It is felf-love that contracts the heart, and shuts out all other love, both of God and man, fave only so far as our own interest carries, and that is still selflove: But the love of God dilates the heart, purifies love, and extends it to all men, but after a special manner directs it to those that are more peculiarly beloved of Him; and that is the particular love here required.

II. The Christian's obligation to this love, intimat, ed in the words, love of the bretbren. In this is implied our obligation to it after a special manner, in loving those of the household of faith, because they are our brethren. This concludes not only, as Ahraham said, that there ought to be no strife, Gen. xiii. 8. but it binds most strongly to this fincere and pure and fervent love; and therefore the Apostle, in the next verse, repeats expressly the doctrine of the mysterious new birth, and explains it more fully, which he hath mentioned in the entrance of the epiftle, and again referred to, ver. 14, 17.

verse,

There is in this fervent love, sympathy with the griefs of our brethren, desire and endeavour to help them, bearing their infirmities, and recovering them too, if it may be; raising them when they fall, admo. nishing and reproving them as is needful, fometimes sharply, and yet still in love; rejoicing in their good, in their gifts and graces ; so far from envying them, that we be glad as if they were our own : There is the same blood running in their veins : You have the same Father, and the fame Spirit within you, and the same Jesus Christ, the Head of that glorious fraternity, the first-born among many brethren, Rom. viii. 29. ; of whom the Apostle faith, Eph. i. 10. that he bath recollected into one, all things in heaven and in earth. The word is, gathered them into one head; and so suits very fitly to express our union in him. In whom, says he in that same epistle, chap. iv. ver. 16. the whole body is fitly coinpacted together; and adds, that which agrees to our purpose, that this body grows up and edifies it feif in love. All the members receive fpirits from the same Head, and are useful and serviceable one to another, and to the whole body. Thus these brethren, receiving of the same Spirit from their head Christ, are most strongly bent to the good one of another. If there be but a thorn in the foot, the back boweth, the head stoops down, the eyes look, the hands reach to it, and endeavour its help and ease. In a word, all the members partake of the good and evil one of another. Now, by how much this body is more spiritual and lively, so much the stronger must the union and love of the parts of it be each to other. You are brethren by the same new birth, and born to the fame inheritance, and such an one as shall not be an apple of strife amongst you, to beget debates and contentions : No, it is enough for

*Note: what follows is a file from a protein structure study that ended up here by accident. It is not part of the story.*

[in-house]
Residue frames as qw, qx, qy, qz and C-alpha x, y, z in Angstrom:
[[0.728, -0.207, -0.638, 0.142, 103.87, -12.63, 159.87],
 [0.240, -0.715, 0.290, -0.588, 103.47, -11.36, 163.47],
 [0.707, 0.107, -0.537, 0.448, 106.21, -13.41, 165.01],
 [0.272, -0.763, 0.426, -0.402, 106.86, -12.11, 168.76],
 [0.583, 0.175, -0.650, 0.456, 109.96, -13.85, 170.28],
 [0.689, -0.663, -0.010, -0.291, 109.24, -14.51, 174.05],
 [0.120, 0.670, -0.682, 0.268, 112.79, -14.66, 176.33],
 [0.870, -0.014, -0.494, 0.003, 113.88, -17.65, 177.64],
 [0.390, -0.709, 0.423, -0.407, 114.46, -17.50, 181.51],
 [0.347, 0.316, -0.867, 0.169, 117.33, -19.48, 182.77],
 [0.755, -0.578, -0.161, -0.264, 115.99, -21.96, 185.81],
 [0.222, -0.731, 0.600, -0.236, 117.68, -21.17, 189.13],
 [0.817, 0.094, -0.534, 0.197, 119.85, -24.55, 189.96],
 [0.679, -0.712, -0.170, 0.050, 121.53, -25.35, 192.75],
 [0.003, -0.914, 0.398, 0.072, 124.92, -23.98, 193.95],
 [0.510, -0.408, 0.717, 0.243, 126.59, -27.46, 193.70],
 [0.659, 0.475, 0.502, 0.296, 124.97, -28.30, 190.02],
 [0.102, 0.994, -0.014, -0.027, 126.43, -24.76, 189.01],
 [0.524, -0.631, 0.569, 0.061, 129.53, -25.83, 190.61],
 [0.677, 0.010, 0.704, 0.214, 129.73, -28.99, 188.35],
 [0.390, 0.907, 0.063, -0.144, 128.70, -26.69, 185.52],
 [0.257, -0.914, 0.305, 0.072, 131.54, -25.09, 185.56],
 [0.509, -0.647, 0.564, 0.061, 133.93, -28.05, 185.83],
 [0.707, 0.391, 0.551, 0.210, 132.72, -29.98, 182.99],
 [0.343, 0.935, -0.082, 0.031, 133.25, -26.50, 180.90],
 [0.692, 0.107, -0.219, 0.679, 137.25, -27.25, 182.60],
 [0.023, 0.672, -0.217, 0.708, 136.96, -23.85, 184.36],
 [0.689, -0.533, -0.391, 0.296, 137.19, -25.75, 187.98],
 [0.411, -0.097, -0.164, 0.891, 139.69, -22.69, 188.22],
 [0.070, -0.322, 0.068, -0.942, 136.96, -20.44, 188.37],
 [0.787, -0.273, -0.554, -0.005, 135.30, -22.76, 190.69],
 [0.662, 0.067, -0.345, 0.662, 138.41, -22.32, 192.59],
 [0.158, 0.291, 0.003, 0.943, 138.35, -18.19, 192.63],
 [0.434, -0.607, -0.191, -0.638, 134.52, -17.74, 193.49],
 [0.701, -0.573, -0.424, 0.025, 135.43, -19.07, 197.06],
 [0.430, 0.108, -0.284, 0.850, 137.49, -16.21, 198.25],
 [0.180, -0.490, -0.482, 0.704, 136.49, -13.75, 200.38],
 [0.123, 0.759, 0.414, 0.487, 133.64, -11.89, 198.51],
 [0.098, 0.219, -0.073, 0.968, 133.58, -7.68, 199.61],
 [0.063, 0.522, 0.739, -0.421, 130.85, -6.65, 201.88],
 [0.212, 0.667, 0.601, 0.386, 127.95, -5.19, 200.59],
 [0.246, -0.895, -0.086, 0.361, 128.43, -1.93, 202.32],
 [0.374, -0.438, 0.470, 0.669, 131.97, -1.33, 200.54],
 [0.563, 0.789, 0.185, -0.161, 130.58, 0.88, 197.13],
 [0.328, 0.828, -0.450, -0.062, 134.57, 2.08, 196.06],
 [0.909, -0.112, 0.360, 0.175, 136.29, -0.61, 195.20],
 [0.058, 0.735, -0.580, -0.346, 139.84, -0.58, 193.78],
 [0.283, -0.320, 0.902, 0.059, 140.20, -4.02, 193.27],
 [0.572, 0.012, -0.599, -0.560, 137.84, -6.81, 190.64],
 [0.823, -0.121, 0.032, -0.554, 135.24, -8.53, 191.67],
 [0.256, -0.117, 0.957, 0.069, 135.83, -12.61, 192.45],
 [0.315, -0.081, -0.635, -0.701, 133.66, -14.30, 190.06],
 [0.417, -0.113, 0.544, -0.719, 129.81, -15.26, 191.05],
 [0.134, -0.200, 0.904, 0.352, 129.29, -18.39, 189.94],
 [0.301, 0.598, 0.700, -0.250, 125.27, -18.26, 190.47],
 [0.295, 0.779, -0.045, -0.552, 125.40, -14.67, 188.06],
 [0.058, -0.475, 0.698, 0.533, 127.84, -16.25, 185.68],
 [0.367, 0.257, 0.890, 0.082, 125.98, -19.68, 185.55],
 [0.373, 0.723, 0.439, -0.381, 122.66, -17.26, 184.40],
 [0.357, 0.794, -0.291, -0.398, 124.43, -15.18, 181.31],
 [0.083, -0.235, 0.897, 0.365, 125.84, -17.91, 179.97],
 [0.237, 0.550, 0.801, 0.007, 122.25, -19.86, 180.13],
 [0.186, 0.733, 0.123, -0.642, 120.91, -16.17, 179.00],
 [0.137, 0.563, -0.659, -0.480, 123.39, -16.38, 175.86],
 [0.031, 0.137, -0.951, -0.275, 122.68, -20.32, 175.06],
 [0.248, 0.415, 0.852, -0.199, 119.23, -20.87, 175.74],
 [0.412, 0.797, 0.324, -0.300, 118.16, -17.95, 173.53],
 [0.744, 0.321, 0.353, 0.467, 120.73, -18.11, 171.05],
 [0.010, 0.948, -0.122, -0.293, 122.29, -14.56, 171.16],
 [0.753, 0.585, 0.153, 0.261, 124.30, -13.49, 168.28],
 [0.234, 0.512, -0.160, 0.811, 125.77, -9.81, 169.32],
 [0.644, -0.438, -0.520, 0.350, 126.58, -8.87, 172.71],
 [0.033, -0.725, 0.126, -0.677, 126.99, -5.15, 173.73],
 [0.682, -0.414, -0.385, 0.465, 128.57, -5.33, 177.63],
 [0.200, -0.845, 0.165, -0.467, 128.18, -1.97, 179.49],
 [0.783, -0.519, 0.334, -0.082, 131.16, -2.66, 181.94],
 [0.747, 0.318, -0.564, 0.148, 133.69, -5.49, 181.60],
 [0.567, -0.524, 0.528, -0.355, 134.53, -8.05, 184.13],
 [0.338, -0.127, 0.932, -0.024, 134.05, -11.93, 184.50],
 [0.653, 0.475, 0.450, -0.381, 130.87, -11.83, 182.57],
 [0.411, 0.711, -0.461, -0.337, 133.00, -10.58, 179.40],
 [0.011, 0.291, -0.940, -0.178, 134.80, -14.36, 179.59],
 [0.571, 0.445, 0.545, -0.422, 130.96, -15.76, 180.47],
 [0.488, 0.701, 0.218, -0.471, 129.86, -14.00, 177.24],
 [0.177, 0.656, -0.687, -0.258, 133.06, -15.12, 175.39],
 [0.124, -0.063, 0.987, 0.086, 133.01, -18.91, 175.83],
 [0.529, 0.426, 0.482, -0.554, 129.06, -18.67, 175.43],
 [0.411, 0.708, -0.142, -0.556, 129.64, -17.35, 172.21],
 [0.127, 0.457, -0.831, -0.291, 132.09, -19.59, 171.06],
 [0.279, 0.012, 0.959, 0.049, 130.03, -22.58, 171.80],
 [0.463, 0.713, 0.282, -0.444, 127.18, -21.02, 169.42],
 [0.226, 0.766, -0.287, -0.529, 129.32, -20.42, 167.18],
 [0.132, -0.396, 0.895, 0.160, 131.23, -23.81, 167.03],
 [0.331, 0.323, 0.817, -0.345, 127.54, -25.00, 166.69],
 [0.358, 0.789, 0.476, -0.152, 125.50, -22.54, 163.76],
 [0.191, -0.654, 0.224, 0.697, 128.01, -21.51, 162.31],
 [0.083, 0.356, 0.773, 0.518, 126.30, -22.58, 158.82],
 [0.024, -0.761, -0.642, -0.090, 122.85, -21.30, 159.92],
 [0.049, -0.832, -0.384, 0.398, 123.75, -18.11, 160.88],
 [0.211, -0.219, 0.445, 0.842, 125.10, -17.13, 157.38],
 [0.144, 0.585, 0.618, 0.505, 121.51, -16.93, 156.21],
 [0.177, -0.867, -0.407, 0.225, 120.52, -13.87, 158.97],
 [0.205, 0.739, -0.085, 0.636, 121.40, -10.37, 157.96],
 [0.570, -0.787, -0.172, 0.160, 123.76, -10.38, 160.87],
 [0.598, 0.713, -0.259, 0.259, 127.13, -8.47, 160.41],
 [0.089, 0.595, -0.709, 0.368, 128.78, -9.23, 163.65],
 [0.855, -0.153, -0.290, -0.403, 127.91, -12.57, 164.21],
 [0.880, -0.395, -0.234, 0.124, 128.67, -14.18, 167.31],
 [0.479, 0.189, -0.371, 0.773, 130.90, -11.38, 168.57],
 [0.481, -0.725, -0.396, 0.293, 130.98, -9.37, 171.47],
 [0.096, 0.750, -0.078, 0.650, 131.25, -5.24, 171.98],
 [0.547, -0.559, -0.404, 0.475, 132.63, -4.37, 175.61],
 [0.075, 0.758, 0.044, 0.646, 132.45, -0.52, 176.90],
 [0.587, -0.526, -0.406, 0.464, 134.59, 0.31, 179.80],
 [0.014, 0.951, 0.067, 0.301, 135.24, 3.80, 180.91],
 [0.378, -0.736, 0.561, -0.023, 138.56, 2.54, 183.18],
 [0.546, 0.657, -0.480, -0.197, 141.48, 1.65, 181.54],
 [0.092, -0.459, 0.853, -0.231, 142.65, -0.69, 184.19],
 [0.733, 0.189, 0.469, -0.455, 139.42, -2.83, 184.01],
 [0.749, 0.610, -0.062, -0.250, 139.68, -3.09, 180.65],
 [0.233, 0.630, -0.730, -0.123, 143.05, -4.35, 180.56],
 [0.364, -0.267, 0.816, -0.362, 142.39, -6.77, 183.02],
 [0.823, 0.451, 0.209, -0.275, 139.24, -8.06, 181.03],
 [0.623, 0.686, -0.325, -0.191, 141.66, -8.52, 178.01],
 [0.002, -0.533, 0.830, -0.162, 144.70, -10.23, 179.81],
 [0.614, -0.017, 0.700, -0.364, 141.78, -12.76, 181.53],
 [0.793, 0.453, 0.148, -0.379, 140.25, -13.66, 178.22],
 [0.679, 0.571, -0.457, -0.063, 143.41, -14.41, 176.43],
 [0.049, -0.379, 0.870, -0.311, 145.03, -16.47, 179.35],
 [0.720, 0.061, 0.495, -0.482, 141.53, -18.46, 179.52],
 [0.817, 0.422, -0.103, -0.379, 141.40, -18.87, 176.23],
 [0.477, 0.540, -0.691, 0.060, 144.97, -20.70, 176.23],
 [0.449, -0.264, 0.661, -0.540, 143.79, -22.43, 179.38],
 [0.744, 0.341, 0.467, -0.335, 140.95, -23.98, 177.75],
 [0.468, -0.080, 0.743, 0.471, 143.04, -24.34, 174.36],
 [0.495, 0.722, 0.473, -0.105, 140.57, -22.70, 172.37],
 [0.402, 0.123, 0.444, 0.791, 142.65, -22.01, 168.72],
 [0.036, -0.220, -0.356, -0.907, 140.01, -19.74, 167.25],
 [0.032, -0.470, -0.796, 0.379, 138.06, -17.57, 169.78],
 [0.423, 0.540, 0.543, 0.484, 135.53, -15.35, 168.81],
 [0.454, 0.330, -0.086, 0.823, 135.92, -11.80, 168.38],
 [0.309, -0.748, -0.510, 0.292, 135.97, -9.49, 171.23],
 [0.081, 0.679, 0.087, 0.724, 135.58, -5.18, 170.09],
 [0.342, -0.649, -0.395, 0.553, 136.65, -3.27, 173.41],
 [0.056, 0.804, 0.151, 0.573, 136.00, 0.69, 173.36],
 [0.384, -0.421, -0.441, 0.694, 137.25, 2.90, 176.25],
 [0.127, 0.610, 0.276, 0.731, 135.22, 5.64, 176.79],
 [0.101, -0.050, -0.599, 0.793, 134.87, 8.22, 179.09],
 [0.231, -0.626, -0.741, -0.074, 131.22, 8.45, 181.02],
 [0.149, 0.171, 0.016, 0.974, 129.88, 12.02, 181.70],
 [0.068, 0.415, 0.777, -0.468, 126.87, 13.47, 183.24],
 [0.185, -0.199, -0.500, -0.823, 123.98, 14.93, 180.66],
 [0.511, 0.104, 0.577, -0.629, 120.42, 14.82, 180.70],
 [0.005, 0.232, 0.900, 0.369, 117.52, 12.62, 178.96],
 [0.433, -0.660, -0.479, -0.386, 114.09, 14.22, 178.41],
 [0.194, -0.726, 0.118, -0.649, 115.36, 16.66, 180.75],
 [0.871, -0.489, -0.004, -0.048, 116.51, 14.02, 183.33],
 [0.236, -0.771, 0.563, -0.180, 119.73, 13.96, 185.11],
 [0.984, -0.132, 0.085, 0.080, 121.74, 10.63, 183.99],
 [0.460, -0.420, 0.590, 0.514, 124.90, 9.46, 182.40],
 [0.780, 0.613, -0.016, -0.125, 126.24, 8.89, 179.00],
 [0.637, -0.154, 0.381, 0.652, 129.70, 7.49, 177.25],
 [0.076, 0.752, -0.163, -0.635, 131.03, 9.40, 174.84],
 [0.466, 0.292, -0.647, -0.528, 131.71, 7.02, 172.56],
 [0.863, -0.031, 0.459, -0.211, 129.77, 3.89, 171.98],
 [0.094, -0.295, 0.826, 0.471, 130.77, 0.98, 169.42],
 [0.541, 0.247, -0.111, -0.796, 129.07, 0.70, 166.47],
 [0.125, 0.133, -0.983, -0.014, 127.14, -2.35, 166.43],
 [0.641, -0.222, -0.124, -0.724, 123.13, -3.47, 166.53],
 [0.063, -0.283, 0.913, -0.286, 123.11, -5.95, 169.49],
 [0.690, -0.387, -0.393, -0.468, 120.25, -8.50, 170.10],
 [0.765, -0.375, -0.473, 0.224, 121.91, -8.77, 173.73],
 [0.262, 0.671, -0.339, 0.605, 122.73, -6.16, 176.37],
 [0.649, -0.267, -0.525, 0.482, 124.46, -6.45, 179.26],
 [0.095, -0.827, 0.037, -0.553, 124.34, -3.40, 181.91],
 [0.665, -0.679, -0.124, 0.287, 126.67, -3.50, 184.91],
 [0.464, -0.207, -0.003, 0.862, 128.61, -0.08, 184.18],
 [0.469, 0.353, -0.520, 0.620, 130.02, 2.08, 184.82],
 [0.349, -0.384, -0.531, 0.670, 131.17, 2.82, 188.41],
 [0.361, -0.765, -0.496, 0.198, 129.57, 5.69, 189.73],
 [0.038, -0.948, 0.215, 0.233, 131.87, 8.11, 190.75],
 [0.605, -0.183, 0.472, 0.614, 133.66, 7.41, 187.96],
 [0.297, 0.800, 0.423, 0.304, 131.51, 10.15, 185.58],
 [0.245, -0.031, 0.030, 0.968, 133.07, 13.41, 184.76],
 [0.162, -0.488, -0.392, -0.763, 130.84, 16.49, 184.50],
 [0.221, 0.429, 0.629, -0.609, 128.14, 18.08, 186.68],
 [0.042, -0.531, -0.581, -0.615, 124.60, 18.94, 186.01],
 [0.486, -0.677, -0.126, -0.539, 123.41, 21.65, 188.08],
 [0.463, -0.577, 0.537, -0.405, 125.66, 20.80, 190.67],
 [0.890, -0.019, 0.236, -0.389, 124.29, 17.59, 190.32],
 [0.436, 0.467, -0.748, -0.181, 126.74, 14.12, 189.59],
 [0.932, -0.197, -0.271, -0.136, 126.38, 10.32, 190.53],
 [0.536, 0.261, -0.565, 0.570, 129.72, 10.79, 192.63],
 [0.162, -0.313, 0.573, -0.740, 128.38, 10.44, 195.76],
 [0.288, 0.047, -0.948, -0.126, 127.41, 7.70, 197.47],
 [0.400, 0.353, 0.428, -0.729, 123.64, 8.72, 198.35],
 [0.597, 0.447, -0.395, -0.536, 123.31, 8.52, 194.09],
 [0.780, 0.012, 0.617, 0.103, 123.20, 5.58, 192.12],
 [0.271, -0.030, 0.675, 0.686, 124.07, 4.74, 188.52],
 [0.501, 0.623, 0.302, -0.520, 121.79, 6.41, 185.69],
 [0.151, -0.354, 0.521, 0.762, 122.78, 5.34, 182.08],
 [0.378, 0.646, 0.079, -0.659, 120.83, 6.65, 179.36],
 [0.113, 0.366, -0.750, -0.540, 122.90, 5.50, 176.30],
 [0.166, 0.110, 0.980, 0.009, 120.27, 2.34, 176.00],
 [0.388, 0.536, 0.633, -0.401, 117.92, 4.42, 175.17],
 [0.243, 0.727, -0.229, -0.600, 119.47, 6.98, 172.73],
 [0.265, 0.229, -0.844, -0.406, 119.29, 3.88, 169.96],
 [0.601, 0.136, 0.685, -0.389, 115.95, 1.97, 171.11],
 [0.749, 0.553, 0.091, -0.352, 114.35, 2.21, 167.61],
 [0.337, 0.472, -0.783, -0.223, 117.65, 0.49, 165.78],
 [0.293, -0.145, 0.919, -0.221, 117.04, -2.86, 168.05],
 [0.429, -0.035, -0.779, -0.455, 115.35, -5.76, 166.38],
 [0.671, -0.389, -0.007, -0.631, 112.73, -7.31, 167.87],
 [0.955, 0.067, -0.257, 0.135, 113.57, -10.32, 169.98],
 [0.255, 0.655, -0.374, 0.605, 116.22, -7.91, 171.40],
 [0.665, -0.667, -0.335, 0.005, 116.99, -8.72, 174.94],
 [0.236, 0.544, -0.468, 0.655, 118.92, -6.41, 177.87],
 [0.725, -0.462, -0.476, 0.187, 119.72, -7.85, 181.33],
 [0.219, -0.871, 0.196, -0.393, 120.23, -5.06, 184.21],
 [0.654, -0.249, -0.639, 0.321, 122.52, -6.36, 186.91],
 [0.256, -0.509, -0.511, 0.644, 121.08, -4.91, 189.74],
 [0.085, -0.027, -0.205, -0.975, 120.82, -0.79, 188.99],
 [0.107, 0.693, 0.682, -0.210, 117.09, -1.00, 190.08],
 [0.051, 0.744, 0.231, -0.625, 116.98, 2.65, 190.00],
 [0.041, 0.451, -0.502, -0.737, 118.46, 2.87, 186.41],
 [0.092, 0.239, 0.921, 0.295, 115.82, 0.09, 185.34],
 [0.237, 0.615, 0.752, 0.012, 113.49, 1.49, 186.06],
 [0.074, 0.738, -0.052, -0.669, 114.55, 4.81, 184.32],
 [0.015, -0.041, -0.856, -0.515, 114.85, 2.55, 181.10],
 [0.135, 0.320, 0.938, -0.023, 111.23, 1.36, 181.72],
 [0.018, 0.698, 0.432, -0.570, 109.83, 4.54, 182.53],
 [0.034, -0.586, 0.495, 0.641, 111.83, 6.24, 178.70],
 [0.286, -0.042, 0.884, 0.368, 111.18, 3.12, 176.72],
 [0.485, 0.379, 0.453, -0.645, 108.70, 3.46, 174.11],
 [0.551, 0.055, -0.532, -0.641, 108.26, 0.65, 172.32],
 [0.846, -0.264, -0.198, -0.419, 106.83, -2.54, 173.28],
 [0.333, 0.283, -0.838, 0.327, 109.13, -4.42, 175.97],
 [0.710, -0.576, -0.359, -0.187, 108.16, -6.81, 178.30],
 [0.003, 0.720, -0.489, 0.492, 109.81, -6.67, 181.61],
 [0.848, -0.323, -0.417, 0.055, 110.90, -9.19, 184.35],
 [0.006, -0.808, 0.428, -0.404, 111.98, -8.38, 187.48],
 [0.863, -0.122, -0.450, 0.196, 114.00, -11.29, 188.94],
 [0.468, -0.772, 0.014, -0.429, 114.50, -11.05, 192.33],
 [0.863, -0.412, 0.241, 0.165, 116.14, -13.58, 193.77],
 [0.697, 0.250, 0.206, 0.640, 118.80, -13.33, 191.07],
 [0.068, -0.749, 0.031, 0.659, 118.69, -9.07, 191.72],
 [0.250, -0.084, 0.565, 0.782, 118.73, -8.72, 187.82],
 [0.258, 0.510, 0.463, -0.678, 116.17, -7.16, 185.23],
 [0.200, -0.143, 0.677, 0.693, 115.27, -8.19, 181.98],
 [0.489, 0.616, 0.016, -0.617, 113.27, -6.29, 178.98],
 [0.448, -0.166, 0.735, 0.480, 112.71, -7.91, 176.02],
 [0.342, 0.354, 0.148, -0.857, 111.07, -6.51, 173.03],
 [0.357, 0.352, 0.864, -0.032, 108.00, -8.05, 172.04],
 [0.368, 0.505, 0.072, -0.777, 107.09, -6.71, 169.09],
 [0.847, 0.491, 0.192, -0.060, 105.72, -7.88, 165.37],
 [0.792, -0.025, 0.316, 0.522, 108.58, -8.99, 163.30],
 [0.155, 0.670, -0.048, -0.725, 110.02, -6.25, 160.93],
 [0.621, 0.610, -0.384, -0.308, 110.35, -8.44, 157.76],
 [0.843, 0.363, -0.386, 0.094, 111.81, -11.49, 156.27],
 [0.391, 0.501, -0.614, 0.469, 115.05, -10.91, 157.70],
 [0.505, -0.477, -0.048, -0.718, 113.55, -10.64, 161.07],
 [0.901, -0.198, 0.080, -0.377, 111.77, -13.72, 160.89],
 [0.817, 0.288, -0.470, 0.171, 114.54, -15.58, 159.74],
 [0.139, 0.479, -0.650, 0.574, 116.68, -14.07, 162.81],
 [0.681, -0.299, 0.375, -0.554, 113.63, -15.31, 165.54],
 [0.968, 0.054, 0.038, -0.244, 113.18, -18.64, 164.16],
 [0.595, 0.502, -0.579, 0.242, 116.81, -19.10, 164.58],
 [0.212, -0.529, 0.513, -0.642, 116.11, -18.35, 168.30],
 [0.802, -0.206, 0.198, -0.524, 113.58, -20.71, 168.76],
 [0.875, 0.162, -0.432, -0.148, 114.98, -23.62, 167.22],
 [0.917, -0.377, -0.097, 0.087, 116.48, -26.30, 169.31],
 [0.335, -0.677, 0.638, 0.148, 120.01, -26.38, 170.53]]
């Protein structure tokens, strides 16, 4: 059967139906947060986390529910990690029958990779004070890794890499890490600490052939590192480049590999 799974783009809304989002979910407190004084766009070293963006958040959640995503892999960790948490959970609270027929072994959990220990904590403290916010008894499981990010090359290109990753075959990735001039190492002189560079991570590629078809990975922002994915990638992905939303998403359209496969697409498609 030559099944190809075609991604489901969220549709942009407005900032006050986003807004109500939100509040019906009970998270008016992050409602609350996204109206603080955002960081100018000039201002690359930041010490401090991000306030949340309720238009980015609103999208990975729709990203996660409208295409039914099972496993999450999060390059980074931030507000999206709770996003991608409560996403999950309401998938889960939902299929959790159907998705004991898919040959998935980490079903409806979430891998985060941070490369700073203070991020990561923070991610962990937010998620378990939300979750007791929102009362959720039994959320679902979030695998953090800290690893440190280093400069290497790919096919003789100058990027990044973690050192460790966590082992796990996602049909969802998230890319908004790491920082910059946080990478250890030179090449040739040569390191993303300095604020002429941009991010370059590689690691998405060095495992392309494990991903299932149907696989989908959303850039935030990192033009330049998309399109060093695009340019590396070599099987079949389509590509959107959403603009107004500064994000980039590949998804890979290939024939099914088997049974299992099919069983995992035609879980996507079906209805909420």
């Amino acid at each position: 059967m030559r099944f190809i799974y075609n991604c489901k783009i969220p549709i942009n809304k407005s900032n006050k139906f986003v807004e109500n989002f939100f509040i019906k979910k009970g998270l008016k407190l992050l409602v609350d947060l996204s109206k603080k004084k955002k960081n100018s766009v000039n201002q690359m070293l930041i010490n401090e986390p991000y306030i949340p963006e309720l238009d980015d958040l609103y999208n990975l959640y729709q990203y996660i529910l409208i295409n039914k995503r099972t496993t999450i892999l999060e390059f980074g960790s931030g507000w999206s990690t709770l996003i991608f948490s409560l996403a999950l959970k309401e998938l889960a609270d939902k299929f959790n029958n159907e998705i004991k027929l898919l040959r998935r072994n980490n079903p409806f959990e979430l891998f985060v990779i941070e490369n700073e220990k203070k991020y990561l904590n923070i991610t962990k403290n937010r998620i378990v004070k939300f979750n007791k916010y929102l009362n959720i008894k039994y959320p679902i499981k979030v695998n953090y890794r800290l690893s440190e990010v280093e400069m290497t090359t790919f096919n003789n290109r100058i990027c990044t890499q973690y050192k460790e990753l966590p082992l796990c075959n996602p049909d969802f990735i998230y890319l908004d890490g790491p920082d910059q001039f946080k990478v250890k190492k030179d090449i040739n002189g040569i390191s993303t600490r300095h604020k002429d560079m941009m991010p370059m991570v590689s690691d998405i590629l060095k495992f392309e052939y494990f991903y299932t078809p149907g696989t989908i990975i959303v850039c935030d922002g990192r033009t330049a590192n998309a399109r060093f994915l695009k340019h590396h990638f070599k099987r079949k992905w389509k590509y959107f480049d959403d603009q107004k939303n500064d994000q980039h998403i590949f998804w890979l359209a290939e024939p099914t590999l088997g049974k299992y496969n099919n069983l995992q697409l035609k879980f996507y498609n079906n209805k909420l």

all,

all, and none shall prejudge another ; but you shall have joy in the happiness one of another, seeing you shall then be perfect in love; all harmony, no difference in judgment or affection, all your harps tuned to the fame new song, which you shall sing for ever. Let that love begin here, which shall never end.

And this same union, I conceive, is likewise expressed in the first words of the verse : Seeing you are partakers of that work of sanctification by the same word, and the fame Spirit, that works it in all the faithful, and by that, are called and incorporated into that fraternity; therefore live in it, and like it. You are purified to it, therefore love one another after that same manner purely. Let the profane world scoff that name of brethren, you will not be fo foolish as to be scorned out of it, being so honourable and happy; and the day is at hand wherein those that fcoff you, would give much more than all that the beft of them ever possessed in the world, to be admitted into your number.

Seeing you have purified your souls in obeying the truth through the Spirit.] Here is, 1. The chief seat or subject of the work of sanctification, the foul. 2. The subordinate means, truth. 3. The nature of it, obeying of truth. 4. The chief worker of it, the Holy Spirit.

For the first, The chief seat of fanctification, the foul : It is no doubt a work that goes through the whole man, renews and purifies all, Heb. x. 22. 2 Cor. vii. 1. But because it purifies the soul, therefore it is that it does purify all. There impurity begins, Mat. xv. 18. not only evil thoughts, but all evil actions come forth from the heart, which is there all one with the soul; and therefore this purifying begins there, makes the tree good that the fruit may be good. It is not so much external performances that make the difference between men, as their inward temper. We meet here in the same place, and all partake of the same word and prayer: But how wide a differ